Mexico.- Pamela Clynes lived for two and a half years with chronic pain in the vulva. At first he went to the gynecologist because he thought it was a vaginal infection, but after several studies that possibility was ruled out.
Pamela tells Efe that the level and constancy of the pain were such that standing, lying or sitting felt her. He says he visited several gynecologists, a bacteriologist and even a gastroenterologist looking for a diagnosis.
He went through a culture and was ruled out the presence of viruses, fungi or bacteria, so the gynecologist told him that his condition could be something completely emotional and sent to the psychologist.
"The doctors sent me to the psychologist because they said that I was inventing the pain, and there came a point where I thought I was really making up, I started to feel guilty and I had a very strong depression," he shares.
After a while, Pamela began researching at Google about her symptoms and discovered the National Vulvodynia Association in the United States, which has been investigating this condition for 21 years. Thanks to this institution, this disorder is already recognized as a gynecological condition in that country.
Pamela says she was able to travel to the United States to be diagnosed with generalized vulvodynia and pelvic floor dysfunction.
But he knows that not all women have the means to make a trip; For this reason, he created Peace with Pain, the first digital platform in Mexico that talks about vulvodynia, since it is little known and there are no statistics on the disease.
This condition has no cure, but can bring a good quality of life with a multidisciplinary treatment, so that it can fall on the gynecologist, urologist, psychologist, dermatologist or palliative.
Pamela points out that treatments range from "nerve blocks, anticonvulsants, antidepressants or any drug that helps reduce inflammation of the nervous system, topical anesthesia, even vaginal diazepam capsules and in extreme cases of surgery."
And while you may think that being a condition in the genital area only has problems with sex, Clynes points out that it goes beyond.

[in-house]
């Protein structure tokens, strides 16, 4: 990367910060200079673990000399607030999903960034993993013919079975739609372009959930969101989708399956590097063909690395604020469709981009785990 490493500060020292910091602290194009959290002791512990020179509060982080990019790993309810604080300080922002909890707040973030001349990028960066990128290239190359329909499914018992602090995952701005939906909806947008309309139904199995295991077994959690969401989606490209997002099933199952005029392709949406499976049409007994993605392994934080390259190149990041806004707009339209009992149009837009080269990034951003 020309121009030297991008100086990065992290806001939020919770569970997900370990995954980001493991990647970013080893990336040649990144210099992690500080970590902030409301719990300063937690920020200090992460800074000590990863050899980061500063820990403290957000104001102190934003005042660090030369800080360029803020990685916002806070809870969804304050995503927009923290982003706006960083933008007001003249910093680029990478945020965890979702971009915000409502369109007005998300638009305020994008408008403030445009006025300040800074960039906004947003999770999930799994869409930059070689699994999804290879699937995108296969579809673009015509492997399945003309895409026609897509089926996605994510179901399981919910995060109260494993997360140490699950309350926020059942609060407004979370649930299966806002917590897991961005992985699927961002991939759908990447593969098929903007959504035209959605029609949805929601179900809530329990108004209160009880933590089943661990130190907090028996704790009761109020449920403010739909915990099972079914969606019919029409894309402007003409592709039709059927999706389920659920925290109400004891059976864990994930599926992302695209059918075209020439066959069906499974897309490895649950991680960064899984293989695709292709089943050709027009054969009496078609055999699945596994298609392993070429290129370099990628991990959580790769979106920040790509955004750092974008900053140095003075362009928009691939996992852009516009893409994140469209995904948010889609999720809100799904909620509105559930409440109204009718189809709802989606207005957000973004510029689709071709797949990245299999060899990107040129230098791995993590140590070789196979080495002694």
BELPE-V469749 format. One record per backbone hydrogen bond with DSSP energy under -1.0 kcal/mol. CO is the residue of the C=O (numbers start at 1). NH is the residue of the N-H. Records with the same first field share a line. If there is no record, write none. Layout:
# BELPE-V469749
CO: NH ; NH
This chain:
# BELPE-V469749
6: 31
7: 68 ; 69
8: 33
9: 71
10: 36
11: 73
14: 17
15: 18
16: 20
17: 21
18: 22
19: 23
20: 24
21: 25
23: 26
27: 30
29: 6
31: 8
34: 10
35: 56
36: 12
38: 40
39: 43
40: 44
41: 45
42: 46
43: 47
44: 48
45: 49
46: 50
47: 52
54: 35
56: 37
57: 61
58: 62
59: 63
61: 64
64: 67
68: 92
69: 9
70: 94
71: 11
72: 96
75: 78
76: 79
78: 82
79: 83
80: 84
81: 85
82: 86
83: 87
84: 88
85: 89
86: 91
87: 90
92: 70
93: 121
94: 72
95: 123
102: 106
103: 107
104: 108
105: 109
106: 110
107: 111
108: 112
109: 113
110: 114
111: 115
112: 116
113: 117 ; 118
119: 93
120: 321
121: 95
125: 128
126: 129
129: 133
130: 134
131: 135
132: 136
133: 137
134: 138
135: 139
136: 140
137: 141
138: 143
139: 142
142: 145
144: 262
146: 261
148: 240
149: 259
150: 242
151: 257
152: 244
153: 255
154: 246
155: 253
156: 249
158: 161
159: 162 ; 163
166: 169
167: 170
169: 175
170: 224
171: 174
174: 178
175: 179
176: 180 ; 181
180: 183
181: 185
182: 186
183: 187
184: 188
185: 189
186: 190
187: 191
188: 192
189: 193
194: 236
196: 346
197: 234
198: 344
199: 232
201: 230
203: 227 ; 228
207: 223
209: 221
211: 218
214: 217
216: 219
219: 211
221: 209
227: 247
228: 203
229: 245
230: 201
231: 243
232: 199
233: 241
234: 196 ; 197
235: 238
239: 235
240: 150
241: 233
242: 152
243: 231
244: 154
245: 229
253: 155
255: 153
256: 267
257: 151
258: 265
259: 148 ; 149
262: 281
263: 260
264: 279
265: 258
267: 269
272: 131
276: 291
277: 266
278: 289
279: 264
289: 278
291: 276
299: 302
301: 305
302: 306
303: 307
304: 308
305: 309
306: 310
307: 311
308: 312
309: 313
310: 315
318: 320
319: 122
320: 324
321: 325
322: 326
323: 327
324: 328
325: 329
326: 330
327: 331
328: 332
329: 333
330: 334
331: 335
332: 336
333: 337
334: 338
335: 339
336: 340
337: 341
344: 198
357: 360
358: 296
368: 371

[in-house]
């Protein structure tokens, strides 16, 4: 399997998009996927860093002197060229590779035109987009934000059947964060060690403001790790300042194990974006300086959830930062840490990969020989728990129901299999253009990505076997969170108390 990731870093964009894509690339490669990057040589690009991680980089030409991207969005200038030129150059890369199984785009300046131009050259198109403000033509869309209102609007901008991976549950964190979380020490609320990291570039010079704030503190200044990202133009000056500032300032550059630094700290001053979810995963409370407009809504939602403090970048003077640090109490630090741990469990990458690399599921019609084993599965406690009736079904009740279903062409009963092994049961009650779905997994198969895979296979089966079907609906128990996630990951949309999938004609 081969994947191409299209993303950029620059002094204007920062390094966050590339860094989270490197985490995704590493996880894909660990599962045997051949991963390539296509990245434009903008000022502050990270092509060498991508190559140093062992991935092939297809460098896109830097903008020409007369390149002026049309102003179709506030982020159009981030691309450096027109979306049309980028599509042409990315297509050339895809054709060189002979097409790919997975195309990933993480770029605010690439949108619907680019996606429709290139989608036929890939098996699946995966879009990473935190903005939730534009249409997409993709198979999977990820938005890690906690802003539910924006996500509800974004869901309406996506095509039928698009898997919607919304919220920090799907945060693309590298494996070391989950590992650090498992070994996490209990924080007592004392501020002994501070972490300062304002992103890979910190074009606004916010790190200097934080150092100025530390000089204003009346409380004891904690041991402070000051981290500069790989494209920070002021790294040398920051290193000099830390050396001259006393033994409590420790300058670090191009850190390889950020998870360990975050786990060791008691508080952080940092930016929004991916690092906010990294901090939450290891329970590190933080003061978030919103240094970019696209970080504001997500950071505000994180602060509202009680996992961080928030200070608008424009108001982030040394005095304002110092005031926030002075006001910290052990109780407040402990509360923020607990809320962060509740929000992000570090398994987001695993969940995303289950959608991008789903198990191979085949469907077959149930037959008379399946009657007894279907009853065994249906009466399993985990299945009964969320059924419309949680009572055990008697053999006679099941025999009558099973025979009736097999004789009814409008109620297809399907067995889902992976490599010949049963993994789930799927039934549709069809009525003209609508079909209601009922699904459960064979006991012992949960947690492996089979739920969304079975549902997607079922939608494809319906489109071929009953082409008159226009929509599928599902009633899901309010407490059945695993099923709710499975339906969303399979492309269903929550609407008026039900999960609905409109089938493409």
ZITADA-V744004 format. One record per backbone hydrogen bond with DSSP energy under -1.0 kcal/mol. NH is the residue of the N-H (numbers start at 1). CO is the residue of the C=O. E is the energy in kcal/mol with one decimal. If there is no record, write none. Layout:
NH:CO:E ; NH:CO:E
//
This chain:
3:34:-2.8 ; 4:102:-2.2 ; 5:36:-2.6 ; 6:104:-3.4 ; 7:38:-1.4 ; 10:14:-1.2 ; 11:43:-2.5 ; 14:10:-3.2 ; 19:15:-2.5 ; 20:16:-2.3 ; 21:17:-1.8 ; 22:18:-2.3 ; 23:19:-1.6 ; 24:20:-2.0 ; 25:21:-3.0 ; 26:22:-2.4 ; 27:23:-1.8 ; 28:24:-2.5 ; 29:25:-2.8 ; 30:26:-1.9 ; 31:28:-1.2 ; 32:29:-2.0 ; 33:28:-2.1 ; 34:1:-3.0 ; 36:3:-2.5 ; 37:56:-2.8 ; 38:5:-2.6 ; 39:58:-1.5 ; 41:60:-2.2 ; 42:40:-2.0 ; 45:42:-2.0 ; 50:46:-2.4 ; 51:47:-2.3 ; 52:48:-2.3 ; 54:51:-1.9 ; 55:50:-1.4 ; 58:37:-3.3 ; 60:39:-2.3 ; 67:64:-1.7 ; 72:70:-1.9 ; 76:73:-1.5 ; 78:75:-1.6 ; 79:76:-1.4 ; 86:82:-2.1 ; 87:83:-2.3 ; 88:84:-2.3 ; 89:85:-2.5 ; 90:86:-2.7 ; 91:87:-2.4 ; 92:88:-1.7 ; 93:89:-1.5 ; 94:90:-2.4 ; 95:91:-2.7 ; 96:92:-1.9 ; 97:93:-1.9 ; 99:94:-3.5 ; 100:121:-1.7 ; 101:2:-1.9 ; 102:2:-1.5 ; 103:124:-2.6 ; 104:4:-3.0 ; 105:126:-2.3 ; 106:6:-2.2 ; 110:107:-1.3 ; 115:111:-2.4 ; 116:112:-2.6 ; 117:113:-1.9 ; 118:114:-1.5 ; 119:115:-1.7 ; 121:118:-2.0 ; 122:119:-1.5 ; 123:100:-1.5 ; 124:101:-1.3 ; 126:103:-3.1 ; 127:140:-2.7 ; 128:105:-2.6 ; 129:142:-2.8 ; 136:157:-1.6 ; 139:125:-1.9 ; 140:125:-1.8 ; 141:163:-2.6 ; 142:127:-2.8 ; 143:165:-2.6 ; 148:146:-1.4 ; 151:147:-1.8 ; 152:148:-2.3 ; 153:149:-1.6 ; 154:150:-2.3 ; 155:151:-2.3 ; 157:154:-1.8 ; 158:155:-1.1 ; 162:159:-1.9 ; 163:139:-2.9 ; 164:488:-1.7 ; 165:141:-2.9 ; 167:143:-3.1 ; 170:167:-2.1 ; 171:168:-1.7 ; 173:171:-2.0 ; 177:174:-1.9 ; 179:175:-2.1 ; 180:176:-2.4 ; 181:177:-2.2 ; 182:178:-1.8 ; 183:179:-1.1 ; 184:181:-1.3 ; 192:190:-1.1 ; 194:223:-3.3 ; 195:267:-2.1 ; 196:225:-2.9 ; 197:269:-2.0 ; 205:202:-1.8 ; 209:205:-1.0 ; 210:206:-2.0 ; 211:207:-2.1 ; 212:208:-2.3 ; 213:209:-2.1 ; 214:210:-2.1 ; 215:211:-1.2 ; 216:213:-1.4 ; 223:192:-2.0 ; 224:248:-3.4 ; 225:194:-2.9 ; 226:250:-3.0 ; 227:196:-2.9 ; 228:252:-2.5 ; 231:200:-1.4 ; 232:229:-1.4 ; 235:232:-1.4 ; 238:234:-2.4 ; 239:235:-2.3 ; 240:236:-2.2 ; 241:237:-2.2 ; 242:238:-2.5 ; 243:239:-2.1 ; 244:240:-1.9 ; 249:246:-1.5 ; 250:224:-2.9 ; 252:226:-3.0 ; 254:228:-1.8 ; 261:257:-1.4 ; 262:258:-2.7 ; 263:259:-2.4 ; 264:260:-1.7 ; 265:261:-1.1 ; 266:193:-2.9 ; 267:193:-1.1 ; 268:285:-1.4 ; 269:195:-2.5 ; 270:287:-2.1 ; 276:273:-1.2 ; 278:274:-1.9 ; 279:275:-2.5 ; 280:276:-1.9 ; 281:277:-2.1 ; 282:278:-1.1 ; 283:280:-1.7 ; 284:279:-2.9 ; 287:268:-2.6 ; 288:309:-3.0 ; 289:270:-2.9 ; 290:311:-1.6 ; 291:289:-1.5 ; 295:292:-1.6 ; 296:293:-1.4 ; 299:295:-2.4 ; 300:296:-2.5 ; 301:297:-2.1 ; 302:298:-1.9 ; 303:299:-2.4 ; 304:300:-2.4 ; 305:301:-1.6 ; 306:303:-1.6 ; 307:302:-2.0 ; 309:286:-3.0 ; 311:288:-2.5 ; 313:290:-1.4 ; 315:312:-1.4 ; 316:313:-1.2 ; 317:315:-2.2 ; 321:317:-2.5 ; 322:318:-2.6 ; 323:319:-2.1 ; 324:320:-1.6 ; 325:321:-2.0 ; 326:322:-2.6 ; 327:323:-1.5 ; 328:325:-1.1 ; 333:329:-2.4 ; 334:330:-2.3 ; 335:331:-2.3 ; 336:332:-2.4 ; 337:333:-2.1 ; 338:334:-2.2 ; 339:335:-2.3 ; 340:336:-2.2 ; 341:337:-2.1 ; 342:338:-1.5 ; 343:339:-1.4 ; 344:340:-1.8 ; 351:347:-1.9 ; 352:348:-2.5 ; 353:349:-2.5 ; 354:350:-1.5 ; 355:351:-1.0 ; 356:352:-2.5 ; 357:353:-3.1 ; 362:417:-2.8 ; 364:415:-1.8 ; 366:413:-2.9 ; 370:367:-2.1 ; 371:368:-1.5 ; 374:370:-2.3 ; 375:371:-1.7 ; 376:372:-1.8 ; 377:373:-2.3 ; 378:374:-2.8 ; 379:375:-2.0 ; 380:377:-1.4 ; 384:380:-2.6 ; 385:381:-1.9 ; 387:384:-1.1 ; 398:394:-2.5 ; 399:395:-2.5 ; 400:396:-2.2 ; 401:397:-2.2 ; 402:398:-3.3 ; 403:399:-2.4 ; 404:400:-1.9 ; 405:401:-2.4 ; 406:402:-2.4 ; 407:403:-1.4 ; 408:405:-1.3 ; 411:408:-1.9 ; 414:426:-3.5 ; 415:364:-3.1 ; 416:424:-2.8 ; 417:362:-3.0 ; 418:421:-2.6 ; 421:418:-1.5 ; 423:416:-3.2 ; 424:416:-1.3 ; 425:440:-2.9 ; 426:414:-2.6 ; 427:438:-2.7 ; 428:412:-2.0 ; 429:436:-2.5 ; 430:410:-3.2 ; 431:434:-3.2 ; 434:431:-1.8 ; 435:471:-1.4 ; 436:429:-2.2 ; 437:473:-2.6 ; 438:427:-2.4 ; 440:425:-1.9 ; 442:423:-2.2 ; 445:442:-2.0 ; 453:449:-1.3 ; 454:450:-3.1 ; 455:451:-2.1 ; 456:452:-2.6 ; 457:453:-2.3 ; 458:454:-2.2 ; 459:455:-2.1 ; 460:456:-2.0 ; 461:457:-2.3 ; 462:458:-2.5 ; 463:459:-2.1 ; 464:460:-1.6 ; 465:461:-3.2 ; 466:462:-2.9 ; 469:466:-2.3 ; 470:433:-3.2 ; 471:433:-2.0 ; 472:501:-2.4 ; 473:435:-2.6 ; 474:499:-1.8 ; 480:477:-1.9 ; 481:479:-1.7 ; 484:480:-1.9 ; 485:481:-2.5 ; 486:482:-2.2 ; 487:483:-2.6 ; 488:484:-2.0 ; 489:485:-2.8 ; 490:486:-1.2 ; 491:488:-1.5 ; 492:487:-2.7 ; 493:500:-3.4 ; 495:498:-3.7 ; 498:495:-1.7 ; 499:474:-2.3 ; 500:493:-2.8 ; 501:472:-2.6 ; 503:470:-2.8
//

"You lose quality of life, not only limit the sexual part, it limits you in everything, I had years without being able to exercise, I can not ride a bicycle, wear tight clothes, or sit in the same chair for a long time," he says. .
He adds that this can be an invisible disease, since those who suffer from it can continue to make their lives normal, even if the pain is very strong.
It also emphasizes that being a condition in the genital area, many women prefer not to talk about it because there are many taboos.
Vulvodynia is a chronic pain in the vulva that does not have a definite origin, although the research carried out indicates that one of the main causes is in the nervous system.
Among its symptoms are intense burning in the vulva, irritation, stinging sensation, discharge or having received a blow, dryness, generalized pain and anal or rectal pain that increases when sitting down.
It can also be genetic or the nerve has been damaged or it can generate some kind of trauma, which causes the pain signals to be transmitted to the brain.
Very little is known about this condition all over the world, as in Mexico.
In the United States, the National Association of Vulvodynia estimates that there are millions of women with this condition, and only in that country is it considered that six million are affected by this disease.
Pamela asks not to call vulvodynia "depressed vagina," because although the condition has to do with the nervous system is not correct and "it's a macho term," he concludes.